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Belfast Zoological Gardens

Address Antrim Road, Belfast, BT36 7PN
Telephone 028 9077 6277
How to Find it: Signposted on the A2 Antrim Road North of Belfast
Open: All year from 10am
Area: 24 hectares / 60 acres
No of Species No of Animals Star Rating
Mammals 60 230 Conservation
Birds 48 250 Enclosures
Reptiles 5 36 Education
Amphibians 1 1 Recreation
Fish 10 40 Research
Total 124 557
Click here for a Link to the Zoo’s own Web Pages
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This critique last updated:  Nov 2010

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GoodZoos.com Reviews

Belfast Zoo might be forgiven for feeling like Britain’s forgotten zoo. Like so many of Northern Ireland’s attractions, it is virtually unknown on the British mainland except among zoo enthusiasts, and Ulster émigrés. Yet it ranks as one of the finest and most attractive zoos in the British Isles; it is a zoo with a collection of growing conservation value, it has a sound reputation for breeding and managing a wide range of species, and it plays a valuable role in the community of Northern Ireland. A quarter of a million people visit every year, and almost all of these are loyal, regular visitors from the province’s population of a million and a half.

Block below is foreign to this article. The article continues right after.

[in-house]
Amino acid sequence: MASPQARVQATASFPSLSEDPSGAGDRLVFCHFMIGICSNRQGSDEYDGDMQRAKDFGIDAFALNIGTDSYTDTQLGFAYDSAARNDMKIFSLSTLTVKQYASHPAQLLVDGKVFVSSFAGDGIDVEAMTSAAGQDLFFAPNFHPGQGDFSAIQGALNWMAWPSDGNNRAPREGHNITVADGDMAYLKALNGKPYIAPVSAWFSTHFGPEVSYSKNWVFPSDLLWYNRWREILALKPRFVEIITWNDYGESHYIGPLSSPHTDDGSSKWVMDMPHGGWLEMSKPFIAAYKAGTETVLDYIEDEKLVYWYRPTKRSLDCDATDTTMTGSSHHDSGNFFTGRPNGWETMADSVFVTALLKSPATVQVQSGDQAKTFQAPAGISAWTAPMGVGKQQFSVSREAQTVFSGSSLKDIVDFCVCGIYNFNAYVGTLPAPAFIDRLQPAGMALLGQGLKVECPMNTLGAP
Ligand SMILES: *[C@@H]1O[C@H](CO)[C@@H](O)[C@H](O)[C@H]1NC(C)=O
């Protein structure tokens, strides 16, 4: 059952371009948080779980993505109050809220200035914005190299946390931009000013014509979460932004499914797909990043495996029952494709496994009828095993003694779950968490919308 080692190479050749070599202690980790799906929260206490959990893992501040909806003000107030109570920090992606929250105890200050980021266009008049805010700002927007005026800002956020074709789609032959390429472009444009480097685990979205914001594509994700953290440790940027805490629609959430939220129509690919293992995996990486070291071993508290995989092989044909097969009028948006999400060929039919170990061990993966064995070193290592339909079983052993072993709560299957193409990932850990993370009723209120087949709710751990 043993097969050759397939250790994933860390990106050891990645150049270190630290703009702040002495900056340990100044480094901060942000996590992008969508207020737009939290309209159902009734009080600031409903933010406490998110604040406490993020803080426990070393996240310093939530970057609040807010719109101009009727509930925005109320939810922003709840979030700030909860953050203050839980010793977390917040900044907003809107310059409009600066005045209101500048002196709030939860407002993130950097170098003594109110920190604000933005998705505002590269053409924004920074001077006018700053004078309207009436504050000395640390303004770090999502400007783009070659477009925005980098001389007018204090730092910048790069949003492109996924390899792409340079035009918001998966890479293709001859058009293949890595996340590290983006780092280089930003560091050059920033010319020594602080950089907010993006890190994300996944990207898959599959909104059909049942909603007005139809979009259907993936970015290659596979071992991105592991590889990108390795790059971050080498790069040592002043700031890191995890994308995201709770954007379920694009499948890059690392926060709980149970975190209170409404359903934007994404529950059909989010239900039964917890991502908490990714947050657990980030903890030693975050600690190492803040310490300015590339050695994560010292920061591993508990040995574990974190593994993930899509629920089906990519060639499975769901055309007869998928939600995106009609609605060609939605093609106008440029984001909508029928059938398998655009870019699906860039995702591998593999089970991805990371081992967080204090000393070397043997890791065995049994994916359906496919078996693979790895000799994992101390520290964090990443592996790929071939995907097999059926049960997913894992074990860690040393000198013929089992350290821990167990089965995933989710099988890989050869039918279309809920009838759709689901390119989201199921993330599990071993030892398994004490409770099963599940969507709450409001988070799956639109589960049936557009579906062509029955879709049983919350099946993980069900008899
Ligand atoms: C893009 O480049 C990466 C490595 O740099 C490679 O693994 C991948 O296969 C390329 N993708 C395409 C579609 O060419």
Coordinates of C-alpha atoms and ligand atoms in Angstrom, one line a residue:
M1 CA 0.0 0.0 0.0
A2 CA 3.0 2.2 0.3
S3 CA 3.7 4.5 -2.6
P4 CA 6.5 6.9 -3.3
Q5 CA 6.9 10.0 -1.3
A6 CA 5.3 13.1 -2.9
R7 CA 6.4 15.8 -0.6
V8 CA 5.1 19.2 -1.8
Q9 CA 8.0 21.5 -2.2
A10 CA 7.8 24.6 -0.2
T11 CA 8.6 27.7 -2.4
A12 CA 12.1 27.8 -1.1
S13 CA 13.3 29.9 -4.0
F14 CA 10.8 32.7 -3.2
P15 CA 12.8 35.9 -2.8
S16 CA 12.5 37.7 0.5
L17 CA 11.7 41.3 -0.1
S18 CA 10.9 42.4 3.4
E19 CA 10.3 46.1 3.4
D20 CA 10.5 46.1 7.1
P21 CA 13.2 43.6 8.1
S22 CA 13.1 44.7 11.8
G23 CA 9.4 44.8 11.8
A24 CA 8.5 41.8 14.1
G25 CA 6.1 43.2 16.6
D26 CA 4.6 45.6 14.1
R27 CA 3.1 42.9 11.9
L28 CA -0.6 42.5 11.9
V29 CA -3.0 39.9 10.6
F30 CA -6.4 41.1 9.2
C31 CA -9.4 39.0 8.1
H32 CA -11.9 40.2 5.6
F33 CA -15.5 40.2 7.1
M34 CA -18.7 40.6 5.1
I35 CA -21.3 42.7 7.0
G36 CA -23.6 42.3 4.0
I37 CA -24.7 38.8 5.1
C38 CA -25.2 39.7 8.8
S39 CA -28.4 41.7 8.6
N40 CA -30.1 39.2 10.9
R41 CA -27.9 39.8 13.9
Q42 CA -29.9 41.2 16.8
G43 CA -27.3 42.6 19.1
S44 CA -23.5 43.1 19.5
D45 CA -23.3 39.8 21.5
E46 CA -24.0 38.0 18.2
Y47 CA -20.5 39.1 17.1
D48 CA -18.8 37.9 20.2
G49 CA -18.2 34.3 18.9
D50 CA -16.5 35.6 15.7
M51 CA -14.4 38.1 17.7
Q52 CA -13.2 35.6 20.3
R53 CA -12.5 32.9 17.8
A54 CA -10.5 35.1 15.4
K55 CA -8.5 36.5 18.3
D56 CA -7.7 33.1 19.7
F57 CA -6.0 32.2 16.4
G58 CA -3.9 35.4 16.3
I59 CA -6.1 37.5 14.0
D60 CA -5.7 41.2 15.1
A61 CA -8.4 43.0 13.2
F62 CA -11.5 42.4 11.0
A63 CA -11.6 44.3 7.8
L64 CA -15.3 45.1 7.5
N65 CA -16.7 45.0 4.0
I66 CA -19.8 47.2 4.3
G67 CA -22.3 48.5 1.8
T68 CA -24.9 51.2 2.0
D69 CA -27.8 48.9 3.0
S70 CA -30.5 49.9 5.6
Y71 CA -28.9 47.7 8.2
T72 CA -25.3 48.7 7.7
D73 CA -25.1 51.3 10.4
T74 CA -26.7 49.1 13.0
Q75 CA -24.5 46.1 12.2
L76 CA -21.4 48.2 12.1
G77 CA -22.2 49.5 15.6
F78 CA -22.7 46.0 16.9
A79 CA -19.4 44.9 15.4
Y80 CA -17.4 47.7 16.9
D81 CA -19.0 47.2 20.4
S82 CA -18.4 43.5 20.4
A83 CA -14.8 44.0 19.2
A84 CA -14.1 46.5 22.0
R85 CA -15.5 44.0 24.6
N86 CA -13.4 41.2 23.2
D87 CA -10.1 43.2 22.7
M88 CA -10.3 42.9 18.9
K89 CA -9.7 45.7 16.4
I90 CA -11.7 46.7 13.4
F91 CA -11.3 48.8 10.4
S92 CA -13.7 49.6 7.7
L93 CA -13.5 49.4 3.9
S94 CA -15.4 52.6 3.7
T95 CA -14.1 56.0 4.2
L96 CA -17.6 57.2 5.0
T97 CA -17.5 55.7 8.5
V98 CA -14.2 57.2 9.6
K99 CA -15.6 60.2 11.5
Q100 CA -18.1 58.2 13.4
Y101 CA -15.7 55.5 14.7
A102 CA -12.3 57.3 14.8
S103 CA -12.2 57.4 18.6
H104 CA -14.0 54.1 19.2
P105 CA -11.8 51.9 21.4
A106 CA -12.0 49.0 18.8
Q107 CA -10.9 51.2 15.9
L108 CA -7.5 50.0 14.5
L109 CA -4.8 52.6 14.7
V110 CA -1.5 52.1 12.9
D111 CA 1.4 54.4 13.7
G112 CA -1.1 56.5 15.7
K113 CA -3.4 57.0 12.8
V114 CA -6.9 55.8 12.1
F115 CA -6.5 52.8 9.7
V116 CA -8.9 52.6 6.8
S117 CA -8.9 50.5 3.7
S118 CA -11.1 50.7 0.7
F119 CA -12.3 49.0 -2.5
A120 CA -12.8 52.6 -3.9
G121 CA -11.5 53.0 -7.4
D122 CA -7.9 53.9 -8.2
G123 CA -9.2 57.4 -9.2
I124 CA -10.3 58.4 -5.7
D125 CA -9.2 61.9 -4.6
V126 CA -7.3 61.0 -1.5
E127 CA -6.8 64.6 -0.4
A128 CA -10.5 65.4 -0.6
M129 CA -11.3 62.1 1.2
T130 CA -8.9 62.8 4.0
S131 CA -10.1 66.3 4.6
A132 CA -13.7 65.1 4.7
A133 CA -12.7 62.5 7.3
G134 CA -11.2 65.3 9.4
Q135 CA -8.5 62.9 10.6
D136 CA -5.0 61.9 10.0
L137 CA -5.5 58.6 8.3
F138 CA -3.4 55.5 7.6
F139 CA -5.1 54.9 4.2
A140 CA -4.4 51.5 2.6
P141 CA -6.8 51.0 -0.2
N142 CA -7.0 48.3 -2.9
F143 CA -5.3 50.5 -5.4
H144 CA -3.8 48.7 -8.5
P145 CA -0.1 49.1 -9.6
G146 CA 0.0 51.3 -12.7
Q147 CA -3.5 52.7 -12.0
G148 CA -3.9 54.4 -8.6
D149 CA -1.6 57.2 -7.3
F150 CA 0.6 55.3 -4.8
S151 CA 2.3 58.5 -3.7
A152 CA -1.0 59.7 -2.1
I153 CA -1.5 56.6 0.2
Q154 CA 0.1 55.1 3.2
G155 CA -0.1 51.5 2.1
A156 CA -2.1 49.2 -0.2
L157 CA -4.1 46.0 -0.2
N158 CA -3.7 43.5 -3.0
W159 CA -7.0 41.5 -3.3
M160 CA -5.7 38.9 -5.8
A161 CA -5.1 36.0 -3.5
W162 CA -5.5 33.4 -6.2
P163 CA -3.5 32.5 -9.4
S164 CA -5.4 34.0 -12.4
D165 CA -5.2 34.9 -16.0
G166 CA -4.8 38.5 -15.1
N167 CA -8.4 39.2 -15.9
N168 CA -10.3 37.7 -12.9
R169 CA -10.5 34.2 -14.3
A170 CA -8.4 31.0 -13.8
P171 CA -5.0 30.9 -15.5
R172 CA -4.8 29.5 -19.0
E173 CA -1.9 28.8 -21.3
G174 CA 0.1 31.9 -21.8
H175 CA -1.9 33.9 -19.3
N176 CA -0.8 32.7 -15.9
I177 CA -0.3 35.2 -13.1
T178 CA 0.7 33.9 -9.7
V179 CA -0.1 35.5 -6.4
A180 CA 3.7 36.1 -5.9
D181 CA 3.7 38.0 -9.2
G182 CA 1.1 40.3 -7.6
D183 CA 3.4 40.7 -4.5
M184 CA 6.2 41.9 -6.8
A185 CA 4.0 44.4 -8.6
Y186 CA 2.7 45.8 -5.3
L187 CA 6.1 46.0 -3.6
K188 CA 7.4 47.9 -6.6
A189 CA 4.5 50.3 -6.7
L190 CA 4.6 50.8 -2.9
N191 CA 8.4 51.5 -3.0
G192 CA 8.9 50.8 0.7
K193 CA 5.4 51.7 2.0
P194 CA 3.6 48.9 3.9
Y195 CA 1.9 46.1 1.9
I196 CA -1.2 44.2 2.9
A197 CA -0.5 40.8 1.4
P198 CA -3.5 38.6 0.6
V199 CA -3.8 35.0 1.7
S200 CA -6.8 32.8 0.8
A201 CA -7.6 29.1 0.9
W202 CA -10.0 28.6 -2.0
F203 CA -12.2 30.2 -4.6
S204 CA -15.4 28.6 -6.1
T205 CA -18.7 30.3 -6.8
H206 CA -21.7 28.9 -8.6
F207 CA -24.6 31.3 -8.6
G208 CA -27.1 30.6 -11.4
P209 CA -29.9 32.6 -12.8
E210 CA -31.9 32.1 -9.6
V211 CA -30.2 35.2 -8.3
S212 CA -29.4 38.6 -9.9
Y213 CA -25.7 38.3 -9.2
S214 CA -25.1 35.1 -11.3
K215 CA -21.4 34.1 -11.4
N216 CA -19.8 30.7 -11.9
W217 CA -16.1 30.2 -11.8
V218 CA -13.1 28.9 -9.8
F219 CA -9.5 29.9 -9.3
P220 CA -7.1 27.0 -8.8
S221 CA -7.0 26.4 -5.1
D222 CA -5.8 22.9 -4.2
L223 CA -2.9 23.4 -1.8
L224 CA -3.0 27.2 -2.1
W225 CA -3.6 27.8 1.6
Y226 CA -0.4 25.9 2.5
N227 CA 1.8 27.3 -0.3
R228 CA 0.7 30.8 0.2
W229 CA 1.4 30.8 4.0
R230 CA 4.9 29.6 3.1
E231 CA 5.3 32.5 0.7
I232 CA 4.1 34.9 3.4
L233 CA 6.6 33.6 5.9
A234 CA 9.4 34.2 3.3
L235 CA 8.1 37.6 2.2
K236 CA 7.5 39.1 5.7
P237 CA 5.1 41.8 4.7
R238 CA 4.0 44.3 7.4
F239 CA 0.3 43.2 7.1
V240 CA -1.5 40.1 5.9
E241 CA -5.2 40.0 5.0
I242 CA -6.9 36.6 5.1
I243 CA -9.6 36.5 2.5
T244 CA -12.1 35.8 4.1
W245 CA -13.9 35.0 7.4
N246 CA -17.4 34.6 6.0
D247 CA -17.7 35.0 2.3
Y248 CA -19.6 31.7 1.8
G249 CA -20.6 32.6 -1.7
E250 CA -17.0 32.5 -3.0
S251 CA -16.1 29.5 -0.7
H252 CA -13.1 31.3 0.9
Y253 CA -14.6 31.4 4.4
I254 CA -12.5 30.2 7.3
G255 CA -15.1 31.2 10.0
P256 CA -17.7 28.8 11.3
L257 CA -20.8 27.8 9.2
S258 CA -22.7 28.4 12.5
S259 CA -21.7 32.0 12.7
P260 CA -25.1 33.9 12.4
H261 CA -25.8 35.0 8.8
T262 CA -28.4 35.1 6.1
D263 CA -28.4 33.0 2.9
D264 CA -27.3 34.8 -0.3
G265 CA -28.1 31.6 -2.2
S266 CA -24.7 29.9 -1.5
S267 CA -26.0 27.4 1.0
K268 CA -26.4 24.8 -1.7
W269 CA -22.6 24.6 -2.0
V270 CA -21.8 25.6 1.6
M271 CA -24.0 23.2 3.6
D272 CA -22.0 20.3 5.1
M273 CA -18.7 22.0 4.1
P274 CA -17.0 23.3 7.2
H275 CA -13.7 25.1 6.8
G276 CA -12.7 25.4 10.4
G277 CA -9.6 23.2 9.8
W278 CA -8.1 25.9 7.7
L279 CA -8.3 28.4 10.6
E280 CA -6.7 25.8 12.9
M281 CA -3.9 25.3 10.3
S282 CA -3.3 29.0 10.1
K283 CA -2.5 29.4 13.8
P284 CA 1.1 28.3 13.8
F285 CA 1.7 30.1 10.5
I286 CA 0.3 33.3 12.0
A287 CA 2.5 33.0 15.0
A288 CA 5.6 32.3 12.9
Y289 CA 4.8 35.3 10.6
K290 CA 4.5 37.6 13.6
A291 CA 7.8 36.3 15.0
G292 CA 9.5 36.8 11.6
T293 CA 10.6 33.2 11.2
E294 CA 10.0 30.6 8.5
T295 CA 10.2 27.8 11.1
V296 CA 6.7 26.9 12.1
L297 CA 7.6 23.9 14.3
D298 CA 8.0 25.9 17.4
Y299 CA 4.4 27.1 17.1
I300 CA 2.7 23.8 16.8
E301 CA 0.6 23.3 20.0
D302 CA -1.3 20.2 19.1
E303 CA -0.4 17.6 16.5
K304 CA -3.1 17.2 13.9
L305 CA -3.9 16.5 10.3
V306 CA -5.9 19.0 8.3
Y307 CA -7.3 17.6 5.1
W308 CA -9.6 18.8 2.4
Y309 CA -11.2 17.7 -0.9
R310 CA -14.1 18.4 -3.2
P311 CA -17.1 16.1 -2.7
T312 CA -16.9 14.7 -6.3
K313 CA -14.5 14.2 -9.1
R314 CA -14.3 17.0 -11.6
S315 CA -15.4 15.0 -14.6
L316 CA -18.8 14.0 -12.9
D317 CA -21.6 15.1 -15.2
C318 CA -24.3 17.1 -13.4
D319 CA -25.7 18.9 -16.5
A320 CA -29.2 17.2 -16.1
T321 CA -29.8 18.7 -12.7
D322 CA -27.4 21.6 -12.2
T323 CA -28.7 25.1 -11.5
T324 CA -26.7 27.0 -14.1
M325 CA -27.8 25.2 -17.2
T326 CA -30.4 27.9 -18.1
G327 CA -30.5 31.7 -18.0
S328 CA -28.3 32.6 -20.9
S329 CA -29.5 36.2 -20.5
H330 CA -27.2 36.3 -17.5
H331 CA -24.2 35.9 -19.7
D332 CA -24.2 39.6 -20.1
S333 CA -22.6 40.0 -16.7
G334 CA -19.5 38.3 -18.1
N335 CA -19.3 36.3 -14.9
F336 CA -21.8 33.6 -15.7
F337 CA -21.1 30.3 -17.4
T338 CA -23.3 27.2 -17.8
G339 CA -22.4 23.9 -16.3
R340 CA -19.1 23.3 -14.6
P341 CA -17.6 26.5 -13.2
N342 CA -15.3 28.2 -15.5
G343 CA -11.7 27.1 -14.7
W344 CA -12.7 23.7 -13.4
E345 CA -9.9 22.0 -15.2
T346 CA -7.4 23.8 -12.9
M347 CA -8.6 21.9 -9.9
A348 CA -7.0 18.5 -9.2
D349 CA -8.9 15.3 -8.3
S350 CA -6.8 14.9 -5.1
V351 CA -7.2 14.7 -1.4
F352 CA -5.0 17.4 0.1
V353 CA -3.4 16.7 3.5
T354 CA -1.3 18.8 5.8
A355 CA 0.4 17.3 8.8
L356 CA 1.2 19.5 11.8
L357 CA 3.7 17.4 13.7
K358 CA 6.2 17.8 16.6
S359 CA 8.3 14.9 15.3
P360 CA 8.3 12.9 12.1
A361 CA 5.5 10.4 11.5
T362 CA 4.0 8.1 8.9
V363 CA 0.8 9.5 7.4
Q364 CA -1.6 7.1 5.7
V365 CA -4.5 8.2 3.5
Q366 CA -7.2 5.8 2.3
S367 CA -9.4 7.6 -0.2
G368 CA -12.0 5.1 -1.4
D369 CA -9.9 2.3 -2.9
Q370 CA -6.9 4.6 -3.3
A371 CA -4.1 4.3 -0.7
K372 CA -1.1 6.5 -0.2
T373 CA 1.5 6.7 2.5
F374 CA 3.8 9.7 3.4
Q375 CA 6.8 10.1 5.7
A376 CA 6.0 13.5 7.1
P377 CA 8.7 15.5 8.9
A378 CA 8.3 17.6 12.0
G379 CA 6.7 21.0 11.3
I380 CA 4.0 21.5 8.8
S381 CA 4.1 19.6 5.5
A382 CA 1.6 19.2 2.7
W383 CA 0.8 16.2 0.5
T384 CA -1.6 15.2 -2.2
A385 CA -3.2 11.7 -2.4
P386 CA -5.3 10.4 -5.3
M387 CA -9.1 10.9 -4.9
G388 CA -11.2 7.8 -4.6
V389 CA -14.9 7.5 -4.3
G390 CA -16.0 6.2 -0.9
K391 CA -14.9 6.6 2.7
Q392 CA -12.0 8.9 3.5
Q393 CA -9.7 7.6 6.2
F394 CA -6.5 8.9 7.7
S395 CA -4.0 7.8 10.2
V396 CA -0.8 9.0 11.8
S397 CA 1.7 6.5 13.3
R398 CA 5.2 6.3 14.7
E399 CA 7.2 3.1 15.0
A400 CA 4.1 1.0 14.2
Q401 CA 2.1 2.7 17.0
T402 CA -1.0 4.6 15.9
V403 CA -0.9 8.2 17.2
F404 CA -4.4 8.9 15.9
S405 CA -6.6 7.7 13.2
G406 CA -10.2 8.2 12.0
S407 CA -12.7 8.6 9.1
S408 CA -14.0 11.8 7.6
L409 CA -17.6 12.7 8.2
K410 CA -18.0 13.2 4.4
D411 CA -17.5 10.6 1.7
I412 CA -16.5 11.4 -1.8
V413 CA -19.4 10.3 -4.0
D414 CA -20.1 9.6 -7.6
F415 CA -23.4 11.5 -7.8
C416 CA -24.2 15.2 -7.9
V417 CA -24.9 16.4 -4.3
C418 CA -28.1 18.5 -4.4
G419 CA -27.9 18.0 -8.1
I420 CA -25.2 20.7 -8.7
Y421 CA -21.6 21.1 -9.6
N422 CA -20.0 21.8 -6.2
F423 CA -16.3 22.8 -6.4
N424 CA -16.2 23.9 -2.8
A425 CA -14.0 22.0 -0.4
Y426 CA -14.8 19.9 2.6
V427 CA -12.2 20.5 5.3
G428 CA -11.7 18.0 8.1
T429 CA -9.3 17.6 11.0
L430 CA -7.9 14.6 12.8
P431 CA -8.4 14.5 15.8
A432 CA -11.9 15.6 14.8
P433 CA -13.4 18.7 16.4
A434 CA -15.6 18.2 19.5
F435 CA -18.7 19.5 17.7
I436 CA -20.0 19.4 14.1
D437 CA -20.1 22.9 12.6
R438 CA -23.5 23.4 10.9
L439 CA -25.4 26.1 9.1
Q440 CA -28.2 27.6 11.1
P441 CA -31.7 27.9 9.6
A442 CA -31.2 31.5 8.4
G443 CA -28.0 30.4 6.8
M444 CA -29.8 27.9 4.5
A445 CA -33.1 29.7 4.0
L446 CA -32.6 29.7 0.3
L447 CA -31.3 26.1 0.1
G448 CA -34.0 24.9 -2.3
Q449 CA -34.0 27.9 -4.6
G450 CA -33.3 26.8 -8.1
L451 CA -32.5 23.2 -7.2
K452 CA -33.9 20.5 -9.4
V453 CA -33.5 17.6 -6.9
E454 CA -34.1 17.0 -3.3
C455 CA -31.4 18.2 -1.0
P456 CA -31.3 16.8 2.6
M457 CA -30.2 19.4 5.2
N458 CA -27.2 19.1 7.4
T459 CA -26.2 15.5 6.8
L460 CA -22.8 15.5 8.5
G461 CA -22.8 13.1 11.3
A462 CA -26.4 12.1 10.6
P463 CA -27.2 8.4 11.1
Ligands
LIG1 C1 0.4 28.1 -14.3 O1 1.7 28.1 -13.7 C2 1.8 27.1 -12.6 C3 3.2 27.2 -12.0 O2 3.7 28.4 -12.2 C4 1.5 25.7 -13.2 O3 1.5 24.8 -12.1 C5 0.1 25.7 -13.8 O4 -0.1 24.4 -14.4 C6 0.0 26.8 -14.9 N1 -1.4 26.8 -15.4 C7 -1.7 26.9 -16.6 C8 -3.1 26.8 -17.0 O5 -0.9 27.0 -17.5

The Bellevue Zoo (as it was originally known) began as an attraction within The Bellevue Pleasure Gardens, on the spectacular hillside of Cave Hill, north of the city of Belfast. The Pleasure Gardens themselves were the idea, in 1913, of Belfast City Tramways, part of the Belfast Corporation. They were looking for a way to encourage passengers onto the trams, and were hoping, too, to provide a new recreational resource for the citizens of Belfast. They developed 32 acres of the hillside in fine Edwardian fashion, with a network of zig-zag pathways, extensive planting of trees and shrubs, a tea house, and a floral hall. The gardens became a popular destination for day trips, and two decades later the temptation to enhance the attraction to include a zoo, at a time when zoos like Whipsnade, and Chester, and Paignton were opening their gates, proved irresistible to the Corporation. In 1933 a private collection of animals at the Pleasure Gardens drew more than two hundred thousand paying visitors, and the Corporation decided that the enterprise ought to be officially embraced. In September of that year the decision was made, and twelve acres of the gardens were swiftly developed at a cost of £10,000. On March 28th 1934 Bellevue Zoo opened, and the optimism of the Corporation was rewarded as visitors arrived in their thousands. 284,713 visitors came in the very first year of operation.